Re: Any directional antennas recommendations?
- Date: Sat, 24 Nov 2018 08:41:32 -0500
- From: Gene Heskett <gheskett@xxxxxxxxxxx>
- Subject: Re: Any directional antennas recommendations?
On Saturday 24 November 2018 06:28:01 Alexander V. Makartsev wrote:
> On 24.11.2018 3:41, Hubert Hauser wrote:
> > Hello!
> > I need to connect to a distant Wi-Fi network. I consider buying a
> > parabolic antenna. I want to have 10 km range and long
> > amplification. Will TP-Link TL-ANT2424B be a good aerial?
> > --
> > Best wishes,
> > Hubert.
> According to specifications of the TL-ANT2424B you should be getting
> around 30Mbps. 
> Of course, you have to install antennas on both sides, as Doug already
> suggested, to make them "talk" in both directions and also make sure
> there are minimal possible obstructions between them, especially
> concrete or wooden buildings, trees, high voltage power lines, etc.
> You have to mount them on a poles long enough to compensate for
> horizon curvature and direct them at each other to get maximum
> possible signal strength.
We have a criteria for that, called the first fresnel zone clearance for
determining the clearance needed to get past any obstacles in the path.
That diameter varies with the distance and calculations must include the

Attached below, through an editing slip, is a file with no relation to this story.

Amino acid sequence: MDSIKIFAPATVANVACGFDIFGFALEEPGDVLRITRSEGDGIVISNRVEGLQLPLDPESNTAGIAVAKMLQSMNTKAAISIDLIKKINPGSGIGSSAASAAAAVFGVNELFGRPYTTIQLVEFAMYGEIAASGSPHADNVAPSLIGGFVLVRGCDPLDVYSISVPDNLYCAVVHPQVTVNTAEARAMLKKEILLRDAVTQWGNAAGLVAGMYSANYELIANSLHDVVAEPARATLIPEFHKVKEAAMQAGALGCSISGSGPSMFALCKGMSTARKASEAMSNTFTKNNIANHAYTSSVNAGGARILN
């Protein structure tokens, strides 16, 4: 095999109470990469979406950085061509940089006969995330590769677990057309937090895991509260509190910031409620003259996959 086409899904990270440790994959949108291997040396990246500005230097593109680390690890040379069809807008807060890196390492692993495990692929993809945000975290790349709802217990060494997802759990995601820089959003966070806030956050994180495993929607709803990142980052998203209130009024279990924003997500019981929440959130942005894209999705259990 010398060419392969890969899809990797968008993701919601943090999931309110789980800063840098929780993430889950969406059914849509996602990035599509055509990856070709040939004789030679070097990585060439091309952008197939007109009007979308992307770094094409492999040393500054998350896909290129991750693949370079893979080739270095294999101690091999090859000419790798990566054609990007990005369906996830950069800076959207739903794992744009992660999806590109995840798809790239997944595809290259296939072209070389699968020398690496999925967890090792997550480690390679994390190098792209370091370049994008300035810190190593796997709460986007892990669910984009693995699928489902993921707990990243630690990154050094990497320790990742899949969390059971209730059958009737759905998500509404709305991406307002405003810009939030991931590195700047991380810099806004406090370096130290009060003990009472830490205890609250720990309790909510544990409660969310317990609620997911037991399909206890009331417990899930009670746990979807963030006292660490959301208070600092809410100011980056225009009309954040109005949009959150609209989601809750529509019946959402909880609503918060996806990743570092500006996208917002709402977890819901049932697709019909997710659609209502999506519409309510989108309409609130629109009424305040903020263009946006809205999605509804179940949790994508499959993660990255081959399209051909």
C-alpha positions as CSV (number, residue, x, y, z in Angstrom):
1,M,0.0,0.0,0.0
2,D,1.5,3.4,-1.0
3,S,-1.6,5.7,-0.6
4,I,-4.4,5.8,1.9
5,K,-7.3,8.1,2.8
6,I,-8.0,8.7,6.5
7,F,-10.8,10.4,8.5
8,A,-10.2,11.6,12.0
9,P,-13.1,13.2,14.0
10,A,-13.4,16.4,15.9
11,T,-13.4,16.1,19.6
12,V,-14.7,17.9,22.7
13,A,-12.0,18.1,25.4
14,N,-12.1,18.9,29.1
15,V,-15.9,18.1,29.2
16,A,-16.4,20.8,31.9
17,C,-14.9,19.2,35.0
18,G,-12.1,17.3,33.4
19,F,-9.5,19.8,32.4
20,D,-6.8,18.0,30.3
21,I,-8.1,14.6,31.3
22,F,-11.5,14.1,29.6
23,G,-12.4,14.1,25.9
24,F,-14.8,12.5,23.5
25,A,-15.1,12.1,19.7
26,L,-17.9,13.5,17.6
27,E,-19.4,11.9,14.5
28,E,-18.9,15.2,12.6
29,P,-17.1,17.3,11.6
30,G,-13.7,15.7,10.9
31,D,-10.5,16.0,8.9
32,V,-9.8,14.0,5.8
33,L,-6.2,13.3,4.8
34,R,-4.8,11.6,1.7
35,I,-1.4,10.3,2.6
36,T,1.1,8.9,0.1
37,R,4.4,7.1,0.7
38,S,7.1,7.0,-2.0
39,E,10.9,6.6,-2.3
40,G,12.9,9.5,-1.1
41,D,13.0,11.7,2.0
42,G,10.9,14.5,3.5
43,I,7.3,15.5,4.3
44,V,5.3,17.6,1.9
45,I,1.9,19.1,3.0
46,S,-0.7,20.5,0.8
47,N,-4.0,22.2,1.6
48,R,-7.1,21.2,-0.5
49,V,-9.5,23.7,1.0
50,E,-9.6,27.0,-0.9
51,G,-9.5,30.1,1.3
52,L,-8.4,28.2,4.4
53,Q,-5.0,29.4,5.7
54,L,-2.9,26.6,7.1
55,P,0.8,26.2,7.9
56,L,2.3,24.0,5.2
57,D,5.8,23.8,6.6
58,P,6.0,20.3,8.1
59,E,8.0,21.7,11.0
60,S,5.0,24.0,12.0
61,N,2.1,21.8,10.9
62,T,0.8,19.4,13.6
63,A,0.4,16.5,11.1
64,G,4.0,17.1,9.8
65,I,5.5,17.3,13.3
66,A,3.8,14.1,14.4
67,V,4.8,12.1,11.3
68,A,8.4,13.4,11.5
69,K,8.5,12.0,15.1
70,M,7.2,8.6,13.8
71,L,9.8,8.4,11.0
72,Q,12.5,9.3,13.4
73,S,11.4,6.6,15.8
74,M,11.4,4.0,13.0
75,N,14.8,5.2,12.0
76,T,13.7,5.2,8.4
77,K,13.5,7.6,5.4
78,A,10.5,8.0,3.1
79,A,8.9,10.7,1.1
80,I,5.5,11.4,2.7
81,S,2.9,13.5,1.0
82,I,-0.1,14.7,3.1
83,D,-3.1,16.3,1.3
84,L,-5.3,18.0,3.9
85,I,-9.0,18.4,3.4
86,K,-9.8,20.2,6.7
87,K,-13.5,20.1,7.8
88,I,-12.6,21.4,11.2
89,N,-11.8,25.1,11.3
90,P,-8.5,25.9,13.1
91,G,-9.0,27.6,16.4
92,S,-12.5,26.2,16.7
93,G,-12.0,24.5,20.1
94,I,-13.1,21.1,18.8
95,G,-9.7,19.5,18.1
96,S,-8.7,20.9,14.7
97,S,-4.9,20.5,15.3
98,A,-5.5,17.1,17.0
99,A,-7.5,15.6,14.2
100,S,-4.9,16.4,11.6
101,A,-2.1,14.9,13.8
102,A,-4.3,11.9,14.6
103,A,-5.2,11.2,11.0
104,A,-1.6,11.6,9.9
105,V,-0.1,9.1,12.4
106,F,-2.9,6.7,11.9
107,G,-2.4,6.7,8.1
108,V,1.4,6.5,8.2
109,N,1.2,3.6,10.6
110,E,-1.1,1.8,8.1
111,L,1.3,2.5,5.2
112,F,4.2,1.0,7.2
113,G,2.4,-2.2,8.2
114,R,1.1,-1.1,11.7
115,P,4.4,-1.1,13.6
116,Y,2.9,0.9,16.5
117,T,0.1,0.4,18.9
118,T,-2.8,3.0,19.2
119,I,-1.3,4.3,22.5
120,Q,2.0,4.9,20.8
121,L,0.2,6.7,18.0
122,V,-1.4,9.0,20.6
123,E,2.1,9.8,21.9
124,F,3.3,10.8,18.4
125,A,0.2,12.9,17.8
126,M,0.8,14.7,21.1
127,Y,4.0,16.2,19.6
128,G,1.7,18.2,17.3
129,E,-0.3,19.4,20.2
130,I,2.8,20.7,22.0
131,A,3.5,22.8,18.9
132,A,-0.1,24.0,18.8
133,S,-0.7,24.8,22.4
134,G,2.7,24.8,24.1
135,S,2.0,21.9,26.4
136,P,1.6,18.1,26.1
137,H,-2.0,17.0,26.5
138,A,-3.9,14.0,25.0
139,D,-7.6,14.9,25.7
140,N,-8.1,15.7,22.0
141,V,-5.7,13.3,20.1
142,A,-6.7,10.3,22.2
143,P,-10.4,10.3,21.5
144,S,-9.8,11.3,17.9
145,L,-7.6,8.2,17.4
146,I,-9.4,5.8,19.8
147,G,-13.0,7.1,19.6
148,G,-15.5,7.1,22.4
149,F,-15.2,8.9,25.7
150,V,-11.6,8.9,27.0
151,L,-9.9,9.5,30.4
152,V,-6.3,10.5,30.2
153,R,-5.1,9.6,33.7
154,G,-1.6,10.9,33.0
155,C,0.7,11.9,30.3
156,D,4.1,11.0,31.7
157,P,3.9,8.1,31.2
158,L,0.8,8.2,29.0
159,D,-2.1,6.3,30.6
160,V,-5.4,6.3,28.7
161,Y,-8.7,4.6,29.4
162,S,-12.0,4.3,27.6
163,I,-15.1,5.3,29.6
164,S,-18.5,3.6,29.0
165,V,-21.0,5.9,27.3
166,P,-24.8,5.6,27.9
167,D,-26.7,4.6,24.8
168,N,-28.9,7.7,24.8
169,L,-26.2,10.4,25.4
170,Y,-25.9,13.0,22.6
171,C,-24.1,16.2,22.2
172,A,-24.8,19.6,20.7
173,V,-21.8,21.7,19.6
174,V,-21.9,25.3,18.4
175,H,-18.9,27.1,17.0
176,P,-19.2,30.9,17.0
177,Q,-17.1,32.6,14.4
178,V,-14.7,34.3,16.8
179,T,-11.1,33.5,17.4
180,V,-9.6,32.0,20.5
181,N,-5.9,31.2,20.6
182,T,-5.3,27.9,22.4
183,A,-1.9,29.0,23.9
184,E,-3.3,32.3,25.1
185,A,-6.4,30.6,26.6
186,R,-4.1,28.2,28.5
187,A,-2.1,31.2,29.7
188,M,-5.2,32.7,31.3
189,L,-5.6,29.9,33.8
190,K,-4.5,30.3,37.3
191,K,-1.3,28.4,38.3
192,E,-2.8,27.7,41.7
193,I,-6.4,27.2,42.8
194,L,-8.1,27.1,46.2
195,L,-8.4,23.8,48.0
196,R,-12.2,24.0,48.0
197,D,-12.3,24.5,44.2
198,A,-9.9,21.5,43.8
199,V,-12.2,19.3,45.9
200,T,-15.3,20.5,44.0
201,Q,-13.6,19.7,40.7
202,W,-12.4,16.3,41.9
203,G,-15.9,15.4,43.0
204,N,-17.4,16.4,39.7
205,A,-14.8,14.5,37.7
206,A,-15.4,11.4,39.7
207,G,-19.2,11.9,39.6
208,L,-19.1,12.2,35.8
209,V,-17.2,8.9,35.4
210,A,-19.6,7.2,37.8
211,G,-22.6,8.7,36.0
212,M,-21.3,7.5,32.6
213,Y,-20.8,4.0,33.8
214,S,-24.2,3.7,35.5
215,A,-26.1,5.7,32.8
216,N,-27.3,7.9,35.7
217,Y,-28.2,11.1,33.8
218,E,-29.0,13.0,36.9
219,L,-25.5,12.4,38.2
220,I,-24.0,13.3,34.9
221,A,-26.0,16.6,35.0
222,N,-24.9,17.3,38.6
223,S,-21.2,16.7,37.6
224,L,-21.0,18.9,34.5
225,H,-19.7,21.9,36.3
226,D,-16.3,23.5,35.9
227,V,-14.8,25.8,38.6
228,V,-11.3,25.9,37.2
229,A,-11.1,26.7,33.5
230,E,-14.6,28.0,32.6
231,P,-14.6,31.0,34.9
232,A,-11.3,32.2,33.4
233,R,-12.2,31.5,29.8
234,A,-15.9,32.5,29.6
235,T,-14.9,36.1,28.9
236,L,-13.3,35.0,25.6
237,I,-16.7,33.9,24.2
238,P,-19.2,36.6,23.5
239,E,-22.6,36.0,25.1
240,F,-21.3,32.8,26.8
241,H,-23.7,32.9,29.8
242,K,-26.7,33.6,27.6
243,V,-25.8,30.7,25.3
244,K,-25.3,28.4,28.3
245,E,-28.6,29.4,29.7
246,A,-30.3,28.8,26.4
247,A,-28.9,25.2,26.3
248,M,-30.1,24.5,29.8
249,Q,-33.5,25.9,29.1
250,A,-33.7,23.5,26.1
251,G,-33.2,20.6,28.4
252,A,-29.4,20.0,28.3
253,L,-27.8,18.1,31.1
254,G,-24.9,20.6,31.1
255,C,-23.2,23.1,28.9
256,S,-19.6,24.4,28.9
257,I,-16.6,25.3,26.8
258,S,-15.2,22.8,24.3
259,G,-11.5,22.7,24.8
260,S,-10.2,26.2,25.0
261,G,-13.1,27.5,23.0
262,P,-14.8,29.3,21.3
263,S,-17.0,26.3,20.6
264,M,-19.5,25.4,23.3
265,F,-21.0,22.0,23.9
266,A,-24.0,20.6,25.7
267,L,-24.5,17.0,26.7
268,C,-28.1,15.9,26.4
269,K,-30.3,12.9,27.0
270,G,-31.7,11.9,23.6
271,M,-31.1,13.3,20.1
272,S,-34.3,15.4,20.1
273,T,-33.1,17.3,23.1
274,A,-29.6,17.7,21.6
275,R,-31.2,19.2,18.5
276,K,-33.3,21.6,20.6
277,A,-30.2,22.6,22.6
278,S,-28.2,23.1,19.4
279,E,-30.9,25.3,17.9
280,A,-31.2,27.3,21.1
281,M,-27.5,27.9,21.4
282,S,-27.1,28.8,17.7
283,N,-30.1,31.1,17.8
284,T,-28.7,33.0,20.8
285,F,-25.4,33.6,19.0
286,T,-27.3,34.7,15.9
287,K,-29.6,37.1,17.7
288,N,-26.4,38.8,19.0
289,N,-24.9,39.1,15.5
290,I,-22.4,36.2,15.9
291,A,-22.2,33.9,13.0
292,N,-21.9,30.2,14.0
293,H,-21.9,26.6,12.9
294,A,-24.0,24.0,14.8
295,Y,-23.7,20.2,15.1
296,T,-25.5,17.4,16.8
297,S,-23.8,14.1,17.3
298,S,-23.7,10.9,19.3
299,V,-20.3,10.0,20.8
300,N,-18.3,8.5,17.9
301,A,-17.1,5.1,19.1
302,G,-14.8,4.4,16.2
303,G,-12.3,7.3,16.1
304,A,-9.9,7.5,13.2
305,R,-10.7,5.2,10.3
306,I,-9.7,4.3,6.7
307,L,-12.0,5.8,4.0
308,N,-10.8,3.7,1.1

earths curvature. That criteria is that a path straight between the
points, must be clear by a wave length increase of the path caused by
the signal if it diverges from a straight line far enough to add 1
wavelength to the path at that frequency as if the surface in the middle
that it was glancing off of was a mirror. For really long hops, that
clearance distance can be 100 feet or more.
For a 90 mile hop at 7 GHz we had to go cut brush that wanted to be
trees, on top of Pine Ridge (not the SD reservation town by the same
name) between a microwave site on Battle Mtn SD, to the middle of the
plateau of the Agate Beds National Monument in western NE. That was part
of a 2 way path from Rapid City to the monument pulled off by cross
polarization, tight filters and 1 watt transmitters. The southbound path
turned east to KDUH-tv so we could switch the programming in Rapid City,
> Also keep in mind that this setup will be prone to weather conditions
> like rain, snow, wind and could temporally make signal strength worse.
It's also subject to the sun rising and falling. About 30 minutes of
cyclic fading for each transition. But they don't tell you that in
Cheers, Gene Heskett
"There are four boxes to be used in defense of liberty:
soap, ballot, jury, and ammo. Please use in that order."
-Ed Howdershelt (Author)
Genes Web page <http://geneslinuxbox.net:6309/gene>